By the Grace of G‑d
10th of Nissan, 5721
[March 27, 1961]
Brooklyn, N.Y.

Greeting and Blessing:

This is in reply to your letter and questions:

You ask, how can one accept the Mishnah “All Israel have an portion in the world to come” and how, by the widest stretch of the imagination, can one believe that the worst “apikores” will have a share in the world to come.

The answer to your question may be found in various sources and is especially illuminated in the sources of Chasidus at length.

The belief of our Jewish people in true Monotheism is, of course, the very basis of our faith and way of life. This means not only that there is only One G‑d and none other beside Him, but “nothing else beside Him” (ein od Milvado). The whole Creation and all the worlds have no reality of their own, for there is only one Reality—G‑d, inasmuch as a spark of G‑dliness animates and keeps everything in existence, as it is written, “By the word of G‑d the heavens were created,” etc. This “word” of G‑d is the essence and reality of everything.

Thus, the individual you call “apikores” is also animated by the “word” of G‑d, which is surely eternal, for that individual is also a part of Creation and is animated and sustained in the same way. Except that it was the will of the Creator that this individual, created by the word of G‑d, should have complete freedom to choose good or bad, life or death, as it is written, “Behold, I place before you this day life and good, and death and evil.” The individual who misuses this gift of freedom and chooses evil, loses and forfeits that part of his G‑d-given energy which went into the commission of the sin or omission of the Mitzvah, which, had he chosen otherwise, would have been imbued with an eternal quality. However, the very essence of his reality, that is, that which has been created and came into being by the word of G‑d, cannot be destroyed, so long as it retains its essential character. It can only be soiled and stained by sin, G‑d forbid.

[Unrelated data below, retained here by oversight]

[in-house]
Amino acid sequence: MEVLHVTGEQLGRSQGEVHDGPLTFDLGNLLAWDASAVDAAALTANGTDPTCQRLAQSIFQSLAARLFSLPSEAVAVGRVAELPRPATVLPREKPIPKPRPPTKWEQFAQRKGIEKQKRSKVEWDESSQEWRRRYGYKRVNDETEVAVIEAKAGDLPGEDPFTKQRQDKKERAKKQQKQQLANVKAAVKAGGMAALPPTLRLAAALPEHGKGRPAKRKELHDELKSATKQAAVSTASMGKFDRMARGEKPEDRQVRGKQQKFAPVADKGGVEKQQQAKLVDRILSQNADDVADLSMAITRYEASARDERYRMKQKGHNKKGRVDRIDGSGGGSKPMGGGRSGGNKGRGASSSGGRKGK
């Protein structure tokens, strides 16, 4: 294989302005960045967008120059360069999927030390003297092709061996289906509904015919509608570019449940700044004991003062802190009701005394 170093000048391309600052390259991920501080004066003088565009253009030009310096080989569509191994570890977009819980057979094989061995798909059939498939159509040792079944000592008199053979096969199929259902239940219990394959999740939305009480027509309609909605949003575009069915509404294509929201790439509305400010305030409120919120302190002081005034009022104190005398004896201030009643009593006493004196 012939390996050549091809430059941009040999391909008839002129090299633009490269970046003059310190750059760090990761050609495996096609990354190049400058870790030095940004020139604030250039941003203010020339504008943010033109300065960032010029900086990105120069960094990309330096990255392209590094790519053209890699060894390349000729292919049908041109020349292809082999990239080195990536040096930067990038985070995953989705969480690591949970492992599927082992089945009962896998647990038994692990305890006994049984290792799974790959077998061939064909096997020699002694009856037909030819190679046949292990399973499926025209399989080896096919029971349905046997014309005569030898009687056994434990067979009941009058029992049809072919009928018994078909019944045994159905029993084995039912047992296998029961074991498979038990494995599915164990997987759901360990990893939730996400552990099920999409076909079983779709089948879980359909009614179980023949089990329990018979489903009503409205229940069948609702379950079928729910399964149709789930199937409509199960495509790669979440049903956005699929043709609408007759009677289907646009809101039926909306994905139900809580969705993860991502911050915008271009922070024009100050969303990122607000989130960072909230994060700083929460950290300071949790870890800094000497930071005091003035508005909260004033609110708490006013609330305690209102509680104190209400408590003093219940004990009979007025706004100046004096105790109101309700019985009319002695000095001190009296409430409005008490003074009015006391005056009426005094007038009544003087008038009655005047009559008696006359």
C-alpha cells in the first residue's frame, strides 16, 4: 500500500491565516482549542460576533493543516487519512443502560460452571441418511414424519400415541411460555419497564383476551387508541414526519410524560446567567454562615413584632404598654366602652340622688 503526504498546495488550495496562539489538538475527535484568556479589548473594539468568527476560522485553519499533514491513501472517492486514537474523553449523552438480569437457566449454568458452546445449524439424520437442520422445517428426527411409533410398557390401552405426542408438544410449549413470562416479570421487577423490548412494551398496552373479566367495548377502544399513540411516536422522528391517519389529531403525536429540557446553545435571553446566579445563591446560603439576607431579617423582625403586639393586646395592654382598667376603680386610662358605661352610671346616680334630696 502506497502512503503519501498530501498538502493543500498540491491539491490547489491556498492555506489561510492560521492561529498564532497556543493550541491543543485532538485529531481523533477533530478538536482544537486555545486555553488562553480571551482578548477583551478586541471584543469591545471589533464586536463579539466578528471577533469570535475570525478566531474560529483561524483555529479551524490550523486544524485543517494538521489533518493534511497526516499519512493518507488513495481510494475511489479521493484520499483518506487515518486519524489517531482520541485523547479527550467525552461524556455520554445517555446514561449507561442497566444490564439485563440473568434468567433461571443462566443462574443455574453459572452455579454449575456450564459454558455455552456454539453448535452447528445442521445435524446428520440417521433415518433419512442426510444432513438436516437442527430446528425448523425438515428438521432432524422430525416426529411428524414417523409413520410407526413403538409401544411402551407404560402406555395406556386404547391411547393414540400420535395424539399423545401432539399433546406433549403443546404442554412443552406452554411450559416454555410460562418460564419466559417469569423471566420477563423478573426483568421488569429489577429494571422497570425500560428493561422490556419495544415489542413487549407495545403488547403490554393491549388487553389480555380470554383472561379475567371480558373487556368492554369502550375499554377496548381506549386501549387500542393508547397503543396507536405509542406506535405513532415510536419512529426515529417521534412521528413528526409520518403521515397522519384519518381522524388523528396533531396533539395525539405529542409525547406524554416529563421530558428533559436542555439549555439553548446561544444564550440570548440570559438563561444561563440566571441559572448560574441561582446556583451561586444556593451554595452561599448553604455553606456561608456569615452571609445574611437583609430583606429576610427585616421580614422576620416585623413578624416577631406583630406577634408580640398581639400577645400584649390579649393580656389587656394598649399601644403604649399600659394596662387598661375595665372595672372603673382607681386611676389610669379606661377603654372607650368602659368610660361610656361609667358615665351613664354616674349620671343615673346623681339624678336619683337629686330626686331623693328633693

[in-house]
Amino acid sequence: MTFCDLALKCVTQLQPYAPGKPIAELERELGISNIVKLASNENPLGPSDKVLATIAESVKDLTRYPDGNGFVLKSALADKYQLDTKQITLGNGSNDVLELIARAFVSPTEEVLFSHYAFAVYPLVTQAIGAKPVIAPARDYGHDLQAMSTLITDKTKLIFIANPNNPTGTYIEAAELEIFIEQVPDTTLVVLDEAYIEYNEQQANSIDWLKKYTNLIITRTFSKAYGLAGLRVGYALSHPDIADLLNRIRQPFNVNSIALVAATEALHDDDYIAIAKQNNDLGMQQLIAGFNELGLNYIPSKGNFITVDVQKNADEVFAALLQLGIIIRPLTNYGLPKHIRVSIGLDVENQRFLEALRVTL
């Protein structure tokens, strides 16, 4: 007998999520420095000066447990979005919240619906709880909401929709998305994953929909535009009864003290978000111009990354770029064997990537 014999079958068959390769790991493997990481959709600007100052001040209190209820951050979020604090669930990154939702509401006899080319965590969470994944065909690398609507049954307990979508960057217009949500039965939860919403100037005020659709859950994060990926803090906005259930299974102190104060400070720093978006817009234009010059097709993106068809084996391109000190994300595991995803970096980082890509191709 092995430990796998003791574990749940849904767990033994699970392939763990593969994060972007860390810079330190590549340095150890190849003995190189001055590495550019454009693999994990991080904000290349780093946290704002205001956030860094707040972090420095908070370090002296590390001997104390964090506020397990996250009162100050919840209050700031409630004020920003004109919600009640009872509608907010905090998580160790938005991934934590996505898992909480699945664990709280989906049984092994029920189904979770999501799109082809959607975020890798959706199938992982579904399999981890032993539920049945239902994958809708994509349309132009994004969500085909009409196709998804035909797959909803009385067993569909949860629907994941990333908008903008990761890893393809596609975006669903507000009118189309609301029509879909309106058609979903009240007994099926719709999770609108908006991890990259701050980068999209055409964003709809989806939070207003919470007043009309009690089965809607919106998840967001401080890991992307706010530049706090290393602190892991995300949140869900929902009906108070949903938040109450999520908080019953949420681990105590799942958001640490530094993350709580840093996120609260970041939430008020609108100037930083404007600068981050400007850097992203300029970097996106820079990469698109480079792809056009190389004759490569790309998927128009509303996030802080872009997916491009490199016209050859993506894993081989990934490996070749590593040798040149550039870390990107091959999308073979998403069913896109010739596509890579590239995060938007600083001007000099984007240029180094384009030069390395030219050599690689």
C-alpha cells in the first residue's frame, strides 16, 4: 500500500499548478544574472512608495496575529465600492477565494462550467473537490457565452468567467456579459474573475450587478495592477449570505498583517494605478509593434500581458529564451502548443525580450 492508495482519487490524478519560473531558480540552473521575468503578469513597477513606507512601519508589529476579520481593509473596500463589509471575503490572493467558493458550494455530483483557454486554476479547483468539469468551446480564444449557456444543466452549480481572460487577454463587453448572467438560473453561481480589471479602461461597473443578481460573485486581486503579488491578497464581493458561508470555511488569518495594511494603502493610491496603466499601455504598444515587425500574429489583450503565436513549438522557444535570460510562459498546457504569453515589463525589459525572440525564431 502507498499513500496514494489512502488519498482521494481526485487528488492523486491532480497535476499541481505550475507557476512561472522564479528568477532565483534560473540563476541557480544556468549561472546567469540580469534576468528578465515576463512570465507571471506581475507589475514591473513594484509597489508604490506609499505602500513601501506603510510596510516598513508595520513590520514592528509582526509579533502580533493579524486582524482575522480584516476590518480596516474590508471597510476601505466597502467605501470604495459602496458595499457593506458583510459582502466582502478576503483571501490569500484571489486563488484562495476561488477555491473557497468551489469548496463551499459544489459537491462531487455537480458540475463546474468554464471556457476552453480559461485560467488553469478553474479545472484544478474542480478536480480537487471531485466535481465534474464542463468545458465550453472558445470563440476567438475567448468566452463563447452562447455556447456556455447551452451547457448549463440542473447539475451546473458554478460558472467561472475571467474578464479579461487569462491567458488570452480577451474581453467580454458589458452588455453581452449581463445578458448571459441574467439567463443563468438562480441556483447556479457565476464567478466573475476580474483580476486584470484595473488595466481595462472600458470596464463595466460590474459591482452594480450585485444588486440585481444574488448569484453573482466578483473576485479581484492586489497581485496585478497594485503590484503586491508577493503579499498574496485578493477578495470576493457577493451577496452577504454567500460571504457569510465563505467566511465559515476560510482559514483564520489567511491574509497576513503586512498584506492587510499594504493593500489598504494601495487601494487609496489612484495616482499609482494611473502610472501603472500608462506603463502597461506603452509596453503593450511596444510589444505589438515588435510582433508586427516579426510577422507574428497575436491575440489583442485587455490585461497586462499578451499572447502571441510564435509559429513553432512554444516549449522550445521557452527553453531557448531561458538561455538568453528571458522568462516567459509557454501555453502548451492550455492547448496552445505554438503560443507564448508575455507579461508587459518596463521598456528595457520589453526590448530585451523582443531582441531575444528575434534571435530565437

But inasmuch as every individual Jew is a “whole world,” as our Sages said, and, moreover, the whole universe was created for his sake, and as the Sages commented on the word “Breishis”—for the sake of Yisroel called “Reishis,” the Jew who sinned must undergo various transformations and stages of purgatory to be cleansed of the impurities which had attached themselves to his soul, which is his essence, and which has a portion in the world to come because of its eternal quality.

This is also what our Sages meant when they succinctly said—as they often compress a far-reaching idea into a few concise words—by way of explanation immediately following the statement in the said Mishnah of Kol Yisroel: “For it is written, ‘And Thy people are all righteous . . . a branch of My planting, the work of My hand to be glorified (by them).’” Because every Jew contains in him something which is like a branch of the Divine Tree and the work of G‑d’s own hands, it is eternal, and that is why “Every Jew has a portion in the world to come.”

I trust that in harmony with your search for knowledge which you display in your letter, you have regular daily periods of study of the Torah and the Torah view, and that is the kind of study which leads to action and practice in daily life, as our Sages emphasized that the essential thing is the deed.

The enclosed message will surely be of interest to you.

Wishing you and your fellow students a kosher, happy and inspiring Pesach,

With blessing,